Urgent polio boosters advised for London children
UK Health Security Agency (UKHSA) has announced that all children aged 1-9 years regardless of previous immunisation status are recommended a polio vaccine booster from all London boroughs.
The virus, which can cause paralysis, has been found 116 times in London’s waste water between February and July this year.
In the UK, the overall risk of paralytic polio is considered low because most people are protected from this by vaccination. However, due to the recent discovery of type 2 vaccine-derived poliovirus in sewage in multiple locations in London, the Joint Committee on Vaccination and Immunisation (JCVI) have advised that booster vaccinations in all children aged 1-9 years is an appropriate course of action.
The UKHSA says most of the samples detected are the safe vaccine form of polio, but “a few” have mutated enough to be considered dangerous.
Parents should seek the polio vaccine booster as soon as possible – even if their child is up-to-date with their childhood vaccinations.
The aim is two-fold; to ensure a high level of protection from polio paralysis and help reduce further spread of the polio virus across London and beyond.
Booster Polio Vaccinations at Fleet Street Clinic
We offer two vaccinations in-clinic that offer protection from Polio:
Revaxis Vaccine: Suitable for children from 6 years and above
Protects against: Diphtheria, Tetanus, Polio
Cost: £45 + £20 appointment fee
Call to book
Repevax Vaccine: Suitable for children from 3 years and above
Protects against: Diphtheria, Tetanus, Polio & Whooping Cough
Cost: £78 + £20 appointment fee
Call to book
Both of these vaccinations are inactivated, and given by injection. They are both licensed as booster doses, and are not intended for primary immunisation.
More information on the Polio vaccines available at Fleet Street Clinic, click here.
Primary Polio Vaccination
Unfortunately, we do not offer the infant/ baby vaccination for Polio – in the UK this would be the Infanrix-Hexa, the 6-in-1 vaccine. We have no suitable vaccination for children under the age of 3, or for those requiring their primary immunisation against Polio.
Please contact your NHS doctor or an alternative provider to see if they can help you further.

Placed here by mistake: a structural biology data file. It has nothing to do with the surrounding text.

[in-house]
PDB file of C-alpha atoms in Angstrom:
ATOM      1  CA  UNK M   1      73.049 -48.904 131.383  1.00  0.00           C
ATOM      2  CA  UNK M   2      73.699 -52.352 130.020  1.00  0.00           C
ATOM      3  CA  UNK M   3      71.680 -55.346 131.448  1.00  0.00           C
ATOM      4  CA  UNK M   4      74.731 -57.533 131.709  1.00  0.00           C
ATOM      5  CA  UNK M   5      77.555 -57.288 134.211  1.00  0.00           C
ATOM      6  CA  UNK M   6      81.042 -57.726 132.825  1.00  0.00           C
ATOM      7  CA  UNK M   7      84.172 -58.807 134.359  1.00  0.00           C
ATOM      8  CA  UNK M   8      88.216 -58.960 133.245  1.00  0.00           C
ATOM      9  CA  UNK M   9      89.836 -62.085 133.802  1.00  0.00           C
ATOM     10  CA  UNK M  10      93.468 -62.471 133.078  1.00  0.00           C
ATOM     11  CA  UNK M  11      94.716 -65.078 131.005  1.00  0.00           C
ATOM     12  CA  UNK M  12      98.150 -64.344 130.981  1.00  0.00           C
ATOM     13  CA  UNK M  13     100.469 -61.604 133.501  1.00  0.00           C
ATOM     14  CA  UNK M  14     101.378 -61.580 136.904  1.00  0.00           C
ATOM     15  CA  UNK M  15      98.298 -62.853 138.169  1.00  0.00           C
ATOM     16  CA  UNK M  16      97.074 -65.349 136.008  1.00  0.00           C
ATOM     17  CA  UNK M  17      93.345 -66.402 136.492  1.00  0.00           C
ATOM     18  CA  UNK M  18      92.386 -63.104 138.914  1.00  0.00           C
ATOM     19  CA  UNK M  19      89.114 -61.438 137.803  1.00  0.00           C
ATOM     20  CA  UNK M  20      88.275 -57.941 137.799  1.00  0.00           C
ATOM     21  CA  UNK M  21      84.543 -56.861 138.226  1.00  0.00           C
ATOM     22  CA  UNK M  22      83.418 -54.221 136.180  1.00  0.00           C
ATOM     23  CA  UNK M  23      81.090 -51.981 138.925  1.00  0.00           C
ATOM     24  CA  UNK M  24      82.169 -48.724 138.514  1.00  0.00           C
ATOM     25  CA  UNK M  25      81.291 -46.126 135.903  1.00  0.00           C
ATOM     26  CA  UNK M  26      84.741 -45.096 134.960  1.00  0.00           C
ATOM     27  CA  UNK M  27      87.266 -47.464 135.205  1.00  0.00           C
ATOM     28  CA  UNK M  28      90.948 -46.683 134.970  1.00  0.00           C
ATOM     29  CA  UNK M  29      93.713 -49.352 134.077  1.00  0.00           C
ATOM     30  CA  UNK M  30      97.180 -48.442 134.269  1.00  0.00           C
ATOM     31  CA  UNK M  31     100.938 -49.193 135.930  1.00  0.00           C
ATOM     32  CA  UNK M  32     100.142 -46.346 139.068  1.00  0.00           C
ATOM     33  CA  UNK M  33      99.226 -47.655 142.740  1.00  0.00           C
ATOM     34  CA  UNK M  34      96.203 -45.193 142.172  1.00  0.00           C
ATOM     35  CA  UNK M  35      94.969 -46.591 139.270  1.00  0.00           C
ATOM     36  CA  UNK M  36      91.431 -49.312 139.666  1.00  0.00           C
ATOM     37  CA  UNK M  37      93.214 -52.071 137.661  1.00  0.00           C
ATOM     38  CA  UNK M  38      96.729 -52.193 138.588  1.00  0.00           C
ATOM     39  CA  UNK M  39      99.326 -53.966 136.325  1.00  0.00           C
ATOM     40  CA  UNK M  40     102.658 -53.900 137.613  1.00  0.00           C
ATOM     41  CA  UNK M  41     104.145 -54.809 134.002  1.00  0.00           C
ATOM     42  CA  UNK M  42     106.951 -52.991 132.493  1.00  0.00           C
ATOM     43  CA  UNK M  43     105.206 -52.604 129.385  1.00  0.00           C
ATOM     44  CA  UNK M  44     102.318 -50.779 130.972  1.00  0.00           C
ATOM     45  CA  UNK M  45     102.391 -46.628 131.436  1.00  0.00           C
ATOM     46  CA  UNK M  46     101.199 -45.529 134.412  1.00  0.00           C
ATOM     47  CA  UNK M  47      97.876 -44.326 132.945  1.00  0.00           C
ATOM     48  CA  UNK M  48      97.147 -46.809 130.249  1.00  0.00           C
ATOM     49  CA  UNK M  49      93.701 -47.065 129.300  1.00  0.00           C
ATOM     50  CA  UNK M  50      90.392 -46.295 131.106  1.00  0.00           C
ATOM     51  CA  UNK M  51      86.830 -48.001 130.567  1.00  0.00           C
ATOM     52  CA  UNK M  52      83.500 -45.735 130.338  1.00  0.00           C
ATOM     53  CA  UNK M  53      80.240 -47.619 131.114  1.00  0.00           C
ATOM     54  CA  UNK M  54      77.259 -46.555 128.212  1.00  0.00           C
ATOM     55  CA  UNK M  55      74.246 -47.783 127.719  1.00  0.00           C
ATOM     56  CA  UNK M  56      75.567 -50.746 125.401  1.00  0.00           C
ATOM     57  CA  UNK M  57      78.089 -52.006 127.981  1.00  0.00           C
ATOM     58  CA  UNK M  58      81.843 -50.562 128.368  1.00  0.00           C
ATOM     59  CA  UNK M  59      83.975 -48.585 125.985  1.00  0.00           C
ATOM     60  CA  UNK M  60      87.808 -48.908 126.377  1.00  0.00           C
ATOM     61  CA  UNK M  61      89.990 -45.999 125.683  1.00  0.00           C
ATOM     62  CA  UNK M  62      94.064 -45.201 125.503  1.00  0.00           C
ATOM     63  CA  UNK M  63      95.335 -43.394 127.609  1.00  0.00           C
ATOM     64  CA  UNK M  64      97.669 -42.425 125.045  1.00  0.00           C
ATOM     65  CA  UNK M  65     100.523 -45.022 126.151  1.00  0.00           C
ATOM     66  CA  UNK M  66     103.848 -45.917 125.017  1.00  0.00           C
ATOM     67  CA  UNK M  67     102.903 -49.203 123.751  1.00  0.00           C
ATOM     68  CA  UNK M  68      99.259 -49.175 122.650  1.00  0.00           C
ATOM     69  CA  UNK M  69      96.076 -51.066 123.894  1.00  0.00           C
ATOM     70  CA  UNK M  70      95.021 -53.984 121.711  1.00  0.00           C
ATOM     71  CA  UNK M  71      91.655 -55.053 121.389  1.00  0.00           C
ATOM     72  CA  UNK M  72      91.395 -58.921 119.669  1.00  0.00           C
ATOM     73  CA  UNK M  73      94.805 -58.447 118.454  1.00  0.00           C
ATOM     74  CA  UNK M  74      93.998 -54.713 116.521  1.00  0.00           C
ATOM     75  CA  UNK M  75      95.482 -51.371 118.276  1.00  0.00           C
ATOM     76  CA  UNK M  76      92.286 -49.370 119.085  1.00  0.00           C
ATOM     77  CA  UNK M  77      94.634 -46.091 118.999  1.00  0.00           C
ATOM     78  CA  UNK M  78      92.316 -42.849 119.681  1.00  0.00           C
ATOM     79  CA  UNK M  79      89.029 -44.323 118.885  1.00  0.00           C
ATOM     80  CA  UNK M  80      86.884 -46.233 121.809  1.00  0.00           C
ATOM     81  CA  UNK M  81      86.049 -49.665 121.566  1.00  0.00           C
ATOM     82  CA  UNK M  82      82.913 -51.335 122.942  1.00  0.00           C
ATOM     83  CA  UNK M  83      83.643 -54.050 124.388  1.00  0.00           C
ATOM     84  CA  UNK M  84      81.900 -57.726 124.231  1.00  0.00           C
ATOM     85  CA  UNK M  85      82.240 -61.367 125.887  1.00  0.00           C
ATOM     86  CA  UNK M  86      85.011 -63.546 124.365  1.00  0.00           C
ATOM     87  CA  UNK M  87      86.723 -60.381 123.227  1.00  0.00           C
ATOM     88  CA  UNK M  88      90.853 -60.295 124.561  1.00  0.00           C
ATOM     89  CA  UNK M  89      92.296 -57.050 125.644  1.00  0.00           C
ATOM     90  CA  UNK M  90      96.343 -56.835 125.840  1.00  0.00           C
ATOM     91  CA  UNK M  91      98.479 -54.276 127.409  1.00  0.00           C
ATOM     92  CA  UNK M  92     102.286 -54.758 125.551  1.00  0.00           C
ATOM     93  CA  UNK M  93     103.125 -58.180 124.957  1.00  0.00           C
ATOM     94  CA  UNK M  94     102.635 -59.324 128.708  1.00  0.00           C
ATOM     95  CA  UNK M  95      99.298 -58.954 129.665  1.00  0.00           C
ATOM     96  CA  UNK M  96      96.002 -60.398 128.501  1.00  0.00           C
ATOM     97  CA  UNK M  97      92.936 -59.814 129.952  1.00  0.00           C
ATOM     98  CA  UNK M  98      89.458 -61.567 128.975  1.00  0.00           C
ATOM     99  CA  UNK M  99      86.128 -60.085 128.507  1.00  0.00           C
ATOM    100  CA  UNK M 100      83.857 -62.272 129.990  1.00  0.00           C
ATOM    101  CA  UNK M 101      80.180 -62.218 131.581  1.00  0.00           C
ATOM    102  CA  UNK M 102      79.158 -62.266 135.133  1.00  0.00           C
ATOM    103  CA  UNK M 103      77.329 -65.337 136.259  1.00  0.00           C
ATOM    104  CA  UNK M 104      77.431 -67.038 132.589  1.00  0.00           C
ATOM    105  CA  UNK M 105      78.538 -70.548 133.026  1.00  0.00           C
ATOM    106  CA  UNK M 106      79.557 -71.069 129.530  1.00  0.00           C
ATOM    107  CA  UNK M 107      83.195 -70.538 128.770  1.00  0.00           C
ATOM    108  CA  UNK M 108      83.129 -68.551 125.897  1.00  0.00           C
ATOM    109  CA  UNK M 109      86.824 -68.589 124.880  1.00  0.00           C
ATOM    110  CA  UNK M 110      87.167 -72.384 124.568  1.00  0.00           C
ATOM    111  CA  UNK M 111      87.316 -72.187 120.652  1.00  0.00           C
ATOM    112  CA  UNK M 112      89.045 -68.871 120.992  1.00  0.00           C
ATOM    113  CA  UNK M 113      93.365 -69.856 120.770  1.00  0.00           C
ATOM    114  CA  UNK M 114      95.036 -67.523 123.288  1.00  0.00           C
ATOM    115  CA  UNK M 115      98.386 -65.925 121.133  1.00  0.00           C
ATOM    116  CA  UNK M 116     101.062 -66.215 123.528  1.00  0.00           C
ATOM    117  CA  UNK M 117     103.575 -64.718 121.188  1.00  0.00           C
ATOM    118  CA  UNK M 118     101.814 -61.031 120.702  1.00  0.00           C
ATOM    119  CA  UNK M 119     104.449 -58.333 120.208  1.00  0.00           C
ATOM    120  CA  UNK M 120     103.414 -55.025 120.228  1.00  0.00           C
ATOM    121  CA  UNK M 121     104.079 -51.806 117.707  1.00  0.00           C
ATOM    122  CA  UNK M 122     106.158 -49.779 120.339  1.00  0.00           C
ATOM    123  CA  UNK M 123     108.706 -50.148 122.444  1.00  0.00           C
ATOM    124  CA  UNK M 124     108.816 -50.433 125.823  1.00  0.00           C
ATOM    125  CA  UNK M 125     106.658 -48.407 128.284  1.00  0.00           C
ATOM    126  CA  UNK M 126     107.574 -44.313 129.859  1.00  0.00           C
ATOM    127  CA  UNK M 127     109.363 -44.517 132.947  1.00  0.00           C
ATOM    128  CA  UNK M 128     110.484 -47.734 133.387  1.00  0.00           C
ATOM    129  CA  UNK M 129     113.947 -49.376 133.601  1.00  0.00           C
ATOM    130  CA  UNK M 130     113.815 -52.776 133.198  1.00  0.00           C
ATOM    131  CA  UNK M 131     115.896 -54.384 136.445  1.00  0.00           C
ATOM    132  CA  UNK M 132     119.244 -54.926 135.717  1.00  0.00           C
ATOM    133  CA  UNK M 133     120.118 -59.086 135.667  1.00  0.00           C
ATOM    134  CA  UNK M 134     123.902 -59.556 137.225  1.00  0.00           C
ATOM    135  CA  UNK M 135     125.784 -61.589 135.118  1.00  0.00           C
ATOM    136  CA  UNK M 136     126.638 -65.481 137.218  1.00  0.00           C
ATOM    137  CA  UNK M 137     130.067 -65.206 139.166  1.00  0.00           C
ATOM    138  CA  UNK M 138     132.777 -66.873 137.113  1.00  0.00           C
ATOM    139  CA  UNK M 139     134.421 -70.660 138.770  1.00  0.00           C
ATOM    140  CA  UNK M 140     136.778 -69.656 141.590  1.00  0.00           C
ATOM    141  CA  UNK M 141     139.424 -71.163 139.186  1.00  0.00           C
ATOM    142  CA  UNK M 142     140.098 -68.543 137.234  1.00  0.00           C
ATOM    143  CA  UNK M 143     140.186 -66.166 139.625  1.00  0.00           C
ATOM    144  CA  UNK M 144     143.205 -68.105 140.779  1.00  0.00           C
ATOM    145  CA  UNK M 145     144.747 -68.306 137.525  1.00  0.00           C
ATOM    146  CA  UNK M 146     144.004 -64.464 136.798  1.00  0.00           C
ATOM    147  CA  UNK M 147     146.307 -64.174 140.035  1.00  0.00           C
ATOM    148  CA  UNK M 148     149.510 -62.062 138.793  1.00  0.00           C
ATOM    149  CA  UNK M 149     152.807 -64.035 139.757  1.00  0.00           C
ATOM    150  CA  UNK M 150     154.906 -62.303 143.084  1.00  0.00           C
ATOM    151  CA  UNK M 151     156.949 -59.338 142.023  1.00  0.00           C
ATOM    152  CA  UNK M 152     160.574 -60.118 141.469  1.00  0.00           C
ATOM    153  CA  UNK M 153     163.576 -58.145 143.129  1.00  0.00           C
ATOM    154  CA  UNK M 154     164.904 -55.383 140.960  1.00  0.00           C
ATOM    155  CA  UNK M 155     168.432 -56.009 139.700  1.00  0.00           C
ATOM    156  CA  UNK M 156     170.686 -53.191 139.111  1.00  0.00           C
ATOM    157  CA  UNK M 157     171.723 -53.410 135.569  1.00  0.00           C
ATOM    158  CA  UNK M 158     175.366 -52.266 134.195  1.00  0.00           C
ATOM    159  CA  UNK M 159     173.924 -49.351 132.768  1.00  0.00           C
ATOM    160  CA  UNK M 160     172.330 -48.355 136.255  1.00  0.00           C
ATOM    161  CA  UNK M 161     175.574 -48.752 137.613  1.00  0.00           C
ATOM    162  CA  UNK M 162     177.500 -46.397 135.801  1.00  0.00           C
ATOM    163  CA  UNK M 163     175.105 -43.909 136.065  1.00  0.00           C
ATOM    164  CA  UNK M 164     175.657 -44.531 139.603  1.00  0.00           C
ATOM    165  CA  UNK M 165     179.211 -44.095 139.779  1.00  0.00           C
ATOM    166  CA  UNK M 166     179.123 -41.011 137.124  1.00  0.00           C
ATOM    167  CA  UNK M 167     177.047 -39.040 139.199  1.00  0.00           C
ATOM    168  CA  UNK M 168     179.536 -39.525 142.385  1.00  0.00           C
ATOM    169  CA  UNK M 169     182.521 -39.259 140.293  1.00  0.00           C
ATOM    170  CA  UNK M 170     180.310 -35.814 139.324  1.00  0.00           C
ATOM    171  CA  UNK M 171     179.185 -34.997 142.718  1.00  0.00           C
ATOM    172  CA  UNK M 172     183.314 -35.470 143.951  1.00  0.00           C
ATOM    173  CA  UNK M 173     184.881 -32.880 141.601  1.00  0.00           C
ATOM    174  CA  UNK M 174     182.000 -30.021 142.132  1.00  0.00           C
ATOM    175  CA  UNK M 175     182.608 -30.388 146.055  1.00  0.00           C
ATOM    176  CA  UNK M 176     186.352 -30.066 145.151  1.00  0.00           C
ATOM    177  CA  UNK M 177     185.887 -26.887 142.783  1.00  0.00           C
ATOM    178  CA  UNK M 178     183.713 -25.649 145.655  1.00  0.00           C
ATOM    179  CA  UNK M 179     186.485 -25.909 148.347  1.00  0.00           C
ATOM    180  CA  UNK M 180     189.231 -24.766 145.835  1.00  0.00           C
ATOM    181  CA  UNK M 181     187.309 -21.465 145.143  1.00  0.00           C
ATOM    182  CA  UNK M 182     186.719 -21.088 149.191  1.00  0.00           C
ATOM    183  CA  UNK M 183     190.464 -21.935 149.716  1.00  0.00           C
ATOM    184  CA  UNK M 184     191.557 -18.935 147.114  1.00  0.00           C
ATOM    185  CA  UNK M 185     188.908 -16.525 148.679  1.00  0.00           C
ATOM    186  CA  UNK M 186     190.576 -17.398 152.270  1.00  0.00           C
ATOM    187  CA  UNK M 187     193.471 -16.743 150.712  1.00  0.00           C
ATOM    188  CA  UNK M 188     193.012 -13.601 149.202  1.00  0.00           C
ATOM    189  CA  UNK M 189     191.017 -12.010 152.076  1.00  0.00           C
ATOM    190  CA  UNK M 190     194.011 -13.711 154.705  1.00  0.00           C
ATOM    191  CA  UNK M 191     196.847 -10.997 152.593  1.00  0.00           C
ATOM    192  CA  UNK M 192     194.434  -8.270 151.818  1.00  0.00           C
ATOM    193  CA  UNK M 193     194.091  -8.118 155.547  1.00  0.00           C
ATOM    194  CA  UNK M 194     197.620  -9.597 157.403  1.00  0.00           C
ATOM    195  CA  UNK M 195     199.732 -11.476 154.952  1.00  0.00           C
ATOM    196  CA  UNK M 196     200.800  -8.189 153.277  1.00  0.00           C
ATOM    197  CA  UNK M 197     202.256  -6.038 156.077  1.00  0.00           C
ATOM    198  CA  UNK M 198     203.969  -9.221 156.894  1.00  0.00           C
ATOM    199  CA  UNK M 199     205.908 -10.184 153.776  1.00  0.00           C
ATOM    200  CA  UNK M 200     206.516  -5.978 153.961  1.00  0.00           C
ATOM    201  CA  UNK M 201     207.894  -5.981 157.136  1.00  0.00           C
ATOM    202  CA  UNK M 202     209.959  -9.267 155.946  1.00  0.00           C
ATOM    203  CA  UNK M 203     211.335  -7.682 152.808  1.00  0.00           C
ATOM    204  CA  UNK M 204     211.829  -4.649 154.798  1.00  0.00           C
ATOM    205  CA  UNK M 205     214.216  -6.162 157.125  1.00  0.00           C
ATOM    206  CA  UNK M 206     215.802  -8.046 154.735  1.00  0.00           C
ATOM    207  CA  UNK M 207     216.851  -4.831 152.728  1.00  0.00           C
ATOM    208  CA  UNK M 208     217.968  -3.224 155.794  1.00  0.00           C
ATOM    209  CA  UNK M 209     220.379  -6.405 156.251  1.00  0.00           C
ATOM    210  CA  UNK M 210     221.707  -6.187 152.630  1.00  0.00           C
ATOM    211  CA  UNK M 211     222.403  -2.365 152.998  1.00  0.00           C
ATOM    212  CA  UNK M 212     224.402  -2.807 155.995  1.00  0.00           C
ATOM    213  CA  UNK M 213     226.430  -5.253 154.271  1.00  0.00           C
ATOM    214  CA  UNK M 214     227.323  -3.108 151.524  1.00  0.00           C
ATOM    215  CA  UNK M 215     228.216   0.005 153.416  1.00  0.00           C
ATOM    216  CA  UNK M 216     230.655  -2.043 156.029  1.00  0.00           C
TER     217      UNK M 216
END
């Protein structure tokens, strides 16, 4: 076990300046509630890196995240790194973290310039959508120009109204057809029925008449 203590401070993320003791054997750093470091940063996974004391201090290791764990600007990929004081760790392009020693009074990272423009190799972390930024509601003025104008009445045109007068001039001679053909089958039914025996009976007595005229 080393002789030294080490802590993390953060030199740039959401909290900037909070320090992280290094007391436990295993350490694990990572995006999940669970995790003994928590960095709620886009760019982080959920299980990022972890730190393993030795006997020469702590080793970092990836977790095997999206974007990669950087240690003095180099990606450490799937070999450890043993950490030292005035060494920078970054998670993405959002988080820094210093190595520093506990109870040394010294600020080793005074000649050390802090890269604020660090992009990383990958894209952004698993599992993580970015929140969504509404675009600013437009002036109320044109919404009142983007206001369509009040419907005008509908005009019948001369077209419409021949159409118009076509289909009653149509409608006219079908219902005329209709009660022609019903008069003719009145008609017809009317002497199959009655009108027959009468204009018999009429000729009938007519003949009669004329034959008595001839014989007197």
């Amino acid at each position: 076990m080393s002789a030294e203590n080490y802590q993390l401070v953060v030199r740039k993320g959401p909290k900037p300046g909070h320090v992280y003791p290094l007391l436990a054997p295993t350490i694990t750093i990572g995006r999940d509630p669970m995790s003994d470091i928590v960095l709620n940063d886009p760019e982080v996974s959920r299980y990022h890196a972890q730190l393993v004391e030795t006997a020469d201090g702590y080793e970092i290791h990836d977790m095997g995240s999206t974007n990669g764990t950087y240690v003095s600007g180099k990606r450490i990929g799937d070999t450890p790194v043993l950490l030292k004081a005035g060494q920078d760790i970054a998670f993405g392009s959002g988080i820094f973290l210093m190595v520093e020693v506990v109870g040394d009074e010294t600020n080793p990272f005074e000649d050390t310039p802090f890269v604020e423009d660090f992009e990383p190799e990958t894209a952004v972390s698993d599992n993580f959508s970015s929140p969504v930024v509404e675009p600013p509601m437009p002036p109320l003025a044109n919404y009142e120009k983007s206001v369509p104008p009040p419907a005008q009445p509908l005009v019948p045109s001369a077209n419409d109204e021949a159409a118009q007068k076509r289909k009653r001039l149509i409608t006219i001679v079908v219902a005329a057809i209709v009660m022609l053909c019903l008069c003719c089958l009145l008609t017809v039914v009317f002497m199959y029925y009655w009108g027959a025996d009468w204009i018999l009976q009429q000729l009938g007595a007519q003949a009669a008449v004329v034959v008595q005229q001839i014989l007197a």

Dr Vanessa Saliba, Consultant Epidemiologist at UKHSA, said:
“It is vital parents ensure their children are fully vaccinated for their age. Following JCVI advice all children aged 1 to 9 years in London need to have a dose of polio vaccine now – whether it’s an extra booster dose or just to catch up with their routine vaccinations. It will ensure a high level of protection from paralysis. This may also help stop the virus spreading further.”
More information on Polio and the emerging London findings:
What is Polio?
Polio is a serious viral infection that is transmitted through the stool’s of an infected person through contaminated water, food or surfaces. It can cause unpleasant flu-like symptoms and in severe cases, cause paralysis.
What are the symptoms of Polio?
The majority of people with the infection have no symptoms but some feel as if they have the flu, with:
- high temperature
- sore throat
- abdominal pain
In severe cases of polio, the virus can attack the nerves in the spine and brain which can cause paralysis. In some cases, it can cause persistent or lifelong difficulties and even be life-threatening.
Where has Polio been found?
According to the UKHSA statement, in addition to the findings earlier this year of type 2 poliovirus (PV2) collected from the Beckton sewage treatment works, further upstream sampling undertaken by the UK Health Security Agency (UKHSA) and the Medicines and Healthcare products Regulatory Agency (MHRA) has now identified at least one positive sample of the poliovirus, currently present in parts of the following boroughs:
- Waltham Forest
The sampling has also detected the virus in lower concentrations and frequency in areas adjacent to the Beckton catchment area to the South (immediately below the Thames) and to the east of Beckton. However, it is not clear whether the virus has established itself in these areas or if the detections are due to people from the affected area visiting these neighbouring areas.
How many cases of Polio have been identified?
To date, again based on the UKHSA statement, ‘a total of 116 PV2 isolates have been identified in 19 sewage samples collected in London between 8 February and 5 July this year’.
A further 15 sites in London will start sewage sampling in mid-August, and 10 to 15 sites will be stood up nationally to determine if poliovirus is spreading outside of London.
To book your child’s Polio Booster Vaccination, call +44 20 7353 5678 today.